It's a great question and I get asked a lot, particularly talking to investors. You know, are we B2C or b2? And the honest answer I always say is, I wake up every day to, build this company to bend the global health curve and do it in a planet friendly way. The only way to do that someday is um, we're not gonna build a company that's bigger than every, consumer food product company out there in the world today. The question's kind of more timing, and here's why we feel strongly about introducing products now for consumers and that's that we're so excited about the science and what it actually can do, but we still have to map it to how do you have consumers understand it and follow it and make sense of it in this noisy world of health, and environment, and food, and food choices, and all the complexities that go along with that. And when we've looked at the market and done quite a bit of studying here, I always like to say we've, we've sort of lost consumers in the sauce when it comes to sugar and sugar alternatives. They're all reporting in the research, three quarters, two-thirds to three quarters, depending on the research, say, I'm actively looking to reduce sugar. And that's been true for 20 years. And if you look at their health results for the last same time period, it's gotten worse. And the rub is kind of the 50 different types of sugar in the middle, the way we label it, where it shows up on nutrition fact panels, or not. And I would say we've just generally kind of lost consumers on it and, and they don't know what to, what to trust, what to believe. So really important part of our early products is really engaging with the consumer to introduce them less to yet another sugar and sugar alternative, but more to a new way to think about protein because consumers actually, quite opposite than sugar, trust proteins. And there's good reason they do cuz our bodies are really good at it. So what we really wanna do is introduce this idea that you can actually ask more from your protein than just energy. Your protein can also satisfy your sweet tooth, and let us introduce you to the sweet proteins that you've never met before. And a really important part of that is introducing it directly so that they can kind of have, I like to think of it as the wayfinding for solving this need that they have, which we hope number one is just cuz they love the great food, but number two, they can feel really good about it, that it's great for their body and it's solving the problem that they've been actively trying to do just relatively unsuccessfully for the last 20 years.Tom Raftery:
Okay, cool. And these proteins, apart from mimicking sugars, do they have any other health benefits for the body?Ali Wing:
Uh, they're keto friendly. Um, they're not protein loading. And I, I often say that because, those that are really devout protein followers are thinking about energy and loading. And that would be true if you put that much of a sweet protein in cuz it's like any other protein. But remember, we're using them to replace sugar and they're 2,000 to 5,000 times sweeter on a weight weight basis. So if you looked at a nutrition fact panel that we will have, like let's say you'll see on our sweet teas, or you'll see in our chocolate. Our sweet protein will always be the last one. Meanings the small amount in there. It's because you use tiny amounts and I'll give you an example. If we had, let's pick a no brand name orange soda, and say it's 16 ounces. Okay. On average that'sTom Raftery:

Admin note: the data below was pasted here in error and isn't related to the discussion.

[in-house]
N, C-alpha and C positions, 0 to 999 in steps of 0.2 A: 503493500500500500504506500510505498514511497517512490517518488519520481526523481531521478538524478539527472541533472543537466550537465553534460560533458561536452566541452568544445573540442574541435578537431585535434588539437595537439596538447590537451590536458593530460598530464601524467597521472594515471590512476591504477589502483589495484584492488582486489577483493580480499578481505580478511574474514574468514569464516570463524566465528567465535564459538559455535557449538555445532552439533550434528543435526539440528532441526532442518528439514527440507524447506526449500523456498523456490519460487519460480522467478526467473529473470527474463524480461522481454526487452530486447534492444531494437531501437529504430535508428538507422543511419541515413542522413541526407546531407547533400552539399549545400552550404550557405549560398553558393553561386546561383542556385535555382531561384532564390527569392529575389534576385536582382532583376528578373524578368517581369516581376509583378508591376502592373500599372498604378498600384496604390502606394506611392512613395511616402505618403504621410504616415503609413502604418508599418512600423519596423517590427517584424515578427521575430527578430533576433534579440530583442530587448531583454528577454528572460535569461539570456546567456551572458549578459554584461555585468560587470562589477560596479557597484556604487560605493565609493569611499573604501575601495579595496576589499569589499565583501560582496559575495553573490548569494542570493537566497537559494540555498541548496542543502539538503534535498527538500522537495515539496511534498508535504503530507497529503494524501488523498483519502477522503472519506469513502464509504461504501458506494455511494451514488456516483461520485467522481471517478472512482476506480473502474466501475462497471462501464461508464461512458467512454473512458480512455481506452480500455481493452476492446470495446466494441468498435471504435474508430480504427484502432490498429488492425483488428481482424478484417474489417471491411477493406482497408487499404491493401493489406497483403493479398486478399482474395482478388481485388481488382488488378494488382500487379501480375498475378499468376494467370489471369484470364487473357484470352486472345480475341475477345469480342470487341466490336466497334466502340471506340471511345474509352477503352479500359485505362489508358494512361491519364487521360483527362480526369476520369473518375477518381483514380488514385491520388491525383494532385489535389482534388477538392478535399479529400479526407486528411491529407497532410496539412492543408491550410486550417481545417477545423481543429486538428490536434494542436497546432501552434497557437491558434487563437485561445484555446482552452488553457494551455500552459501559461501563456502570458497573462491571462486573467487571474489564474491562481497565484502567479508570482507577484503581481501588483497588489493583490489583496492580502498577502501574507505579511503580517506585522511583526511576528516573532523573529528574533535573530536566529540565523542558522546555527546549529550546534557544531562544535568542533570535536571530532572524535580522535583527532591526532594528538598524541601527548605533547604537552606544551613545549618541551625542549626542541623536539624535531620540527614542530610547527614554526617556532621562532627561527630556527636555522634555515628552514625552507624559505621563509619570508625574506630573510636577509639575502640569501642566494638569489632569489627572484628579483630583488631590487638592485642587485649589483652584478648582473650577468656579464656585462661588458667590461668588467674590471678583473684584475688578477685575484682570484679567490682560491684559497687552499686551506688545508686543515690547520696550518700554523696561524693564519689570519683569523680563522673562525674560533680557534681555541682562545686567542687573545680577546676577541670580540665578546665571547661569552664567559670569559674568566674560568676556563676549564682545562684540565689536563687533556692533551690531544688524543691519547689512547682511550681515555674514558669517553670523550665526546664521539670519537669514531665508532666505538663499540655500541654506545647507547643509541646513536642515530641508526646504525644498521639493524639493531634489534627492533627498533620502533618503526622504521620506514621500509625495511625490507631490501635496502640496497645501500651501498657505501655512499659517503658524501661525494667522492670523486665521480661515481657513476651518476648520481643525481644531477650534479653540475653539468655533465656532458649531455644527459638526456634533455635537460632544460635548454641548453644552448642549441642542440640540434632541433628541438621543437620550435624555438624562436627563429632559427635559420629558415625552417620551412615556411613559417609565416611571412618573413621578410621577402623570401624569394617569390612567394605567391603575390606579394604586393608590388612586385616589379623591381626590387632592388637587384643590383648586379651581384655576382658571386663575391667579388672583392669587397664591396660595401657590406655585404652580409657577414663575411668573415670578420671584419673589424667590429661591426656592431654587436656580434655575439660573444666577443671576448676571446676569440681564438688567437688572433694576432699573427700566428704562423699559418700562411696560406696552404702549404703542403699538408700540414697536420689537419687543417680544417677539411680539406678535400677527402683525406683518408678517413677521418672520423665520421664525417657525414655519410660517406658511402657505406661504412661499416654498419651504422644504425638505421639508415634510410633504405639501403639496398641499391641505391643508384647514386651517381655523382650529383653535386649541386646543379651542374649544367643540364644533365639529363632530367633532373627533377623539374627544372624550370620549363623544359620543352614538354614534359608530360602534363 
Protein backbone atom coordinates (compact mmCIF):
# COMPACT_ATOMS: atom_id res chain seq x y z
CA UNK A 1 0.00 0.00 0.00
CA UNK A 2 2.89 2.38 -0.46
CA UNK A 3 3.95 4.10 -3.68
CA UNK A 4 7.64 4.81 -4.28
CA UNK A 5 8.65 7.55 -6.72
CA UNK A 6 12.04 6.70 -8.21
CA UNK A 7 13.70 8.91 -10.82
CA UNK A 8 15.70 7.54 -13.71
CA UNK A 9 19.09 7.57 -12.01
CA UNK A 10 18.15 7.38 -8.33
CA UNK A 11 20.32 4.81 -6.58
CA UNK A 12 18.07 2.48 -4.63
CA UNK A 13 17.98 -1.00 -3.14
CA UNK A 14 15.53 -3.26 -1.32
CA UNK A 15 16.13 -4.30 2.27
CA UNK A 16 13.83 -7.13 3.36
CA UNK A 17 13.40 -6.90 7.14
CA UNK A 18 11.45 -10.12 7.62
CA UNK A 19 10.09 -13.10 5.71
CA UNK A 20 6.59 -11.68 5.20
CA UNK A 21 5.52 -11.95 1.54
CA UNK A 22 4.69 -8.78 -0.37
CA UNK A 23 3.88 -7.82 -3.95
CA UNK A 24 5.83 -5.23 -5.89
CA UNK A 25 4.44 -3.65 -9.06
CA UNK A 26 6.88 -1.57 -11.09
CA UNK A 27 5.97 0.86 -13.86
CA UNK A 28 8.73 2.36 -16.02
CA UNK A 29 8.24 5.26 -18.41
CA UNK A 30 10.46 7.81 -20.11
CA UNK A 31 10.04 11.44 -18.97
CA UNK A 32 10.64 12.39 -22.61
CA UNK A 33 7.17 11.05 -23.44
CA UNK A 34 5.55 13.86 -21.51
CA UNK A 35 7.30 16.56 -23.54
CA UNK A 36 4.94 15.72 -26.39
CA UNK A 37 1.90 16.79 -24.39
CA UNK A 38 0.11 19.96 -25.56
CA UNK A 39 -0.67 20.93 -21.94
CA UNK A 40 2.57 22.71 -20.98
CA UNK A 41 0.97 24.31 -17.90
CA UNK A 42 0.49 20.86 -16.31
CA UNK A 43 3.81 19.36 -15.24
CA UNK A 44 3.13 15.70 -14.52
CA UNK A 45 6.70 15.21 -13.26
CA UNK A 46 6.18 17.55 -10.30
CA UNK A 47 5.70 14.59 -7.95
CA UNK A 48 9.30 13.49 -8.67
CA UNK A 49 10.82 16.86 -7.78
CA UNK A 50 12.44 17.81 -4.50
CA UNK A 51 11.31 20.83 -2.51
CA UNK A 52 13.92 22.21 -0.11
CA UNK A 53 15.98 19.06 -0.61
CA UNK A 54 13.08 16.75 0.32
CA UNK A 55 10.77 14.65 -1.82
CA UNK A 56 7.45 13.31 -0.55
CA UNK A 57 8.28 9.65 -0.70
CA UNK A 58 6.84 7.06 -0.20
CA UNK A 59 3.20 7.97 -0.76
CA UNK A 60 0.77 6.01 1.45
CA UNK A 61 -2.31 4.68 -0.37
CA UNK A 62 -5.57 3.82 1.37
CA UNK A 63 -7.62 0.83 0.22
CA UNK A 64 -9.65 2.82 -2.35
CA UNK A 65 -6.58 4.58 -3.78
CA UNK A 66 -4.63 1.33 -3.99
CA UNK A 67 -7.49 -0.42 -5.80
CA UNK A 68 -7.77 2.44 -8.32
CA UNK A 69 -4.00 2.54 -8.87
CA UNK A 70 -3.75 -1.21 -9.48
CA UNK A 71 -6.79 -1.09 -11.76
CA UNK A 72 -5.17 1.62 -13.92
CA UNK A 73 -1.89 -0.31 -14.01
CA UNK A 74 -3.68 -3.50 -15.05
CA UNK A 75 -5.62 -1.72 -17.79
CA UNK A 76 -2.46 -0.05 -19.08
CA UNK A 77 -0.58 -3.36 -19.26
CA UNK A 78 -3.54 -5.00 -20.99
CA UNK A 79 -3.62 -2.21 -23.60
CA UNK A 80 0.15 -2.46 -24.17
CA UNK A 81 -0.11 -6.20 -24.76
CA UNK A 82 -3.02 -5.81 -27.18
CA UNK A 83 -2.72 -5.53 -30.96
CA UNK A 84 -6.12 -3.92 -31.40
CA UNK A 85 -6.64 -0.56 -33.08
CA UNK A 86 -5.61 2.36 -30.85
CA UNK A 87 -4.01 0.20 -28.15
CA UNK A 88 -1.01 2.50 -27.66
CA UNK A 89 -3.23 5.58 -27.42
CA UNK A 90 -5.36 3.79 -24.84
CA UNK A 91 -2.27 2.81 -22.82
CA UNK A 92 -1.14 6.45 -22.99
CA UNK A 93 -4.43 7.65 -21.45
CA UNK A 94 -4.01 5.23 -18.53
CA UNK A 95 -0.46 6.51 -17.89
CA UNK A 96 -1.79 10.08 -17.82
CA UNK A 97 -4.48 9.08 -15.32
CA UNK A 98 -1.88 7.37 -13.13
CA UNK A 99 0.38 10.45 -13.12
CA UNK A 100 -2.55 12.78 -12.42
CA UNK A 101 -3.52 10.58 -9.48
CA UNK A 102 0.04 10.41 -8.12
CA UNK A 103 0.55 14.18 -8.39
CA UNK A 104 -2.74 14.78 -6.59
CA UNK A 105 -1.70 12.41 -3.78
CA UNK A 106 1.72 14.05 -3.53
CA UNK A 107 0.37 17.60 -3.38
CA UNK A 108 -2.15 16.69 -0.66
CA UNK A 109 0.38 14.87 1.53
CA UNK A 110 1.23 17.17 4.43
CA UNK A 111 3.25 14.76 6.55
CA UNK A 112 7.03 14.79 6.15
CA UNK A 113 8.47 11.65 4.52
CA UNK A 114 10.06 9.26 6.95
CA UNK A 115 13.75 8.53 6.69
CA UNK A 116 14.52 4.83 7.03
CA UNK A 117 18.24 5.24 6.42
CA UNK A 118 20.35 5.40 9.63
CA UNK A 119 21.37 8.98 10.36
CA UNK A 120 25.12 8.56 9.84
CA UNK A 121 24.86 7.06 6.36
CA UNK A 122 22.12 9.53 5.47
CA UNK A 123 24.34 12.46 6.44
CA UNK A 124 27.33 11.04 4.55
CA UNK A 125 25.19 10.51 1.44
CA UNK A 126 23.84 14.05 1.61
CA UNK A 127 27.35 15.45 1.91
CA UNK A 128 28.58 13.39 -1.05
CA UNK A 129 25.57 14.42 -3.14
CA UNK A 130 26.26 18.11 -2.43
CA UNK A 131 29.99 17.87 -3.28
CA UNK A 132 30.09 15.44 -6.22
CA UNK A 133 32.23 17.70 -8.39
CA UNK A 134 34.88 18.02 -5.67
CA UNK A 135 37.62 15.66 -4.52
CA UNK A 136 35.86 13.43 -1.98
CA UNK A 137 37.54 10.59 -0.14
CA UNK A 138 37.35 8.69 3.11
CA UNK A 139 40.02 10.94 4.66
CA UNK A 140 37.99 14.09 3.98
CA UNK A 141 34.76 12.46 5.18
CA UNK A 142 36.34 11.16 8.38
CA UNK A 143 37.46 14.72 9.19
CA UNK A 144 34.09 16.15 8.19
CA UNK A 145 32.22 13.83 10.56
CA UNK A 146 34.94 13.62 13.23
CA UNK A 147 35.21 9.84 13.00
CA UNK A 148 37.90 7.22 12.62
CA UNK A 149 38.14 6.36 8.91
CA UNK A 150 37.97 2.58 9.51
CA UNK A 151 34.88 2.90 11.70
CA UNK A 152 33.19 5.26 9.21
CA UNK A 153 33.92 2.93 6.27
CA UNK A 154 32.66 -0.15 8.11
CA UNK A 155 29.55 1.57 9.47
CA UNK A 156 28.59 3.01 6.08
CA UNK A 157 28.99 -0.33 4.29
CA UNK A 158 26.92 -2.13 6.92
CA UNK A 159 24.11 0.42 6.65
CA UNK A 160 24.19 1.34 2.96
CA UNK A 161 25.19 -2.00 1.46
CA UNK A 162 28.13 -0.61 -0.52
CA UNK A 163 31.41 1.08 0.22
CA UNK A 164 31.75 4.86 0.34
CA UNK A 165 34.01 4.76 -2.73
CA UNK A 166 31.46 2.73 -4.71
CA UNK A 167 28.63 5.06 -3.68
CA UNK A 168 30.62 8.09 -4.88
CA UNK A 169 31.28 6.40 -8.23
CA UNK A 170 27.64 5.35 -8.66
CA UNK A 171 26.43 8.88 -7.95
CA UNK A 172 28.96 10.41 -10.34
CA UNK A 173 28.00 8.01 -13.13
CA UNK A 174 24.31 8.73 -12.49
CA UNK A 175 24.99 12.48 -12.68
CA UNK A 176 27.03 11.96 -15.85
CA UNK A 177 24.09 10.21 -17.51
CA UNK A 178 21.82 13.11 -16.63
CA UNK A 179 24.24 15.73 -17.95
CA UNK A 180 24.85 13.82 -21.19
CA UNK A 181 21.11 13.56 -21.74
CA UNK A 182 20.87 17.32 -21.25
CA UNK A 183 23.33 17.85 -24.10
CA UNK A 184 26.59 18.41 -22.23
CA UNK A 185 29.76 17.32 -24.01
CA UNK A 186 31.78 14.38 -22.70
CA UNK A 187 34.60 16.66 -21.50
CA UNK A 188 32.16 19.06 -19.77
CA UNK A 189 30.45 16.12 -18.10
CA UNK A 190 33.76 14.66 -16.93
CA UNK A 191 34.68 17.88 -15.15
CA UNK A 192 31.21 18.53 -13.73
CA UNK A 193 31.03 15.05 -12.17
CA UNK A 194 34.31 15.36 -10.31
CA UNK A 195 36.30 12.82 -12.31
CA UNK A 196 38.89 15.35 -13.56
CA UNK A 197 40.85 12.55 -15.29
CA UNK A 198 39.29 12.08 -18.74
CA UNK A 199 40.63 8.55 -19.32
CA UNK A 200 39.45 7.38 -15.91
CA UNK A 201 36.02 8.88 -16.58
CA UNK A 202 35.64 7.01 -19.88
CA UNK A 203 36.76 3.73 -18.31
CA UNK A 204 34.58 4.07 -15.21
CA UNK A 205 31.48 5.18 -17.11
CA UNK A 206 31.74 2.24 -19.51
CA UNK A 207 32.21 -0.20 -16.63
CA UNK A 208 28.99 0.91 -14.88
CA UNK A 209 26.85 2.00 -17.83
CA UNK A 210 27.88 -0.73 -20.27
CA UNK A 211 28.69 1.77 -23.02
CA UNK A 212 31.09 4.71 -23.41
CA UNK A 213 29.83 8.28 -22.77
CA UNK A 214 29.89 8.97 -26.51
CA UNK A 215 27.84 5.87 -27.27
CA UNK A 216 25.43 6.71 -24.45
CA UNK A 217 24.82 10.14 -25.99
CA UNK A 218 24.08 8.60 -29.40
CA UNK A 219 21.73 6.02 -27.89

what's 16. Sorry, what's 16 ounces in milliliters or liters roughly?Ali Wing:
I'm not very good at that. Lemme see. I'm right out, out next to me. About 475Tom Raftery:
mills. Okay.Ali Wing:
Mill, yeah.Tom Raftery:
So roughly, think of it as a size, like a tall can.Tom Raftery:
Okay, about half a liter.Ali Wing:
Yeah, half a liter. That's kind of a standard drink. Ready to drink size, that somebody's gonna grab a soda today. Let's just say, I'm just picking orange. It could be any, but it, it gives me a good range to give you. A typical orange soda, which a lot of people in the middle and the southern part of the US love would have about 15 cubes of sugar in it. So just visually you can understand that. Right. So that's a lot of sugar, right? Wow. If we replace that, and I use soda as an example, or I use a drink as an example because in drinks the only roll of sugar is sweetness. It's not playing of functional roll too. So when you take it out, the rest is just water, right? Yep. So let's say we take something like that and you imagine your stack of 15 cubes of sugar in one drink. We would replace that same amount with a sweet protein, with about 0.02 or 0.03 milligrams and the rest is water, right? So when you think of that magnification of sweetness, it's a lot. And because of that, it'll always be small. So I emphasize that to say it's not protein loading, but it's keto friendly. It's just more protein. It'll probably just never be enough protein to actually change the amount of protein recorded on your nutrition fact panel and what amount is in that food.Tom Raftery:
Okay. Fascinating. You're just starting, I know with your chocolate and the fruit drinks to come, where can people get a hold of your, chocolate today because I mentioned before we turned on the recorders that my older son is, type one diabetic, unfortunately. And when I mentioned this story to him, he was like, Ooh, I could have chocolate with no sugar. That'd be awesome. So when can we get it here in Spain? Can we get it here in Spain? For people listening in other places, you know, where are you selling today and how can people get ahold of it?Ali Wing: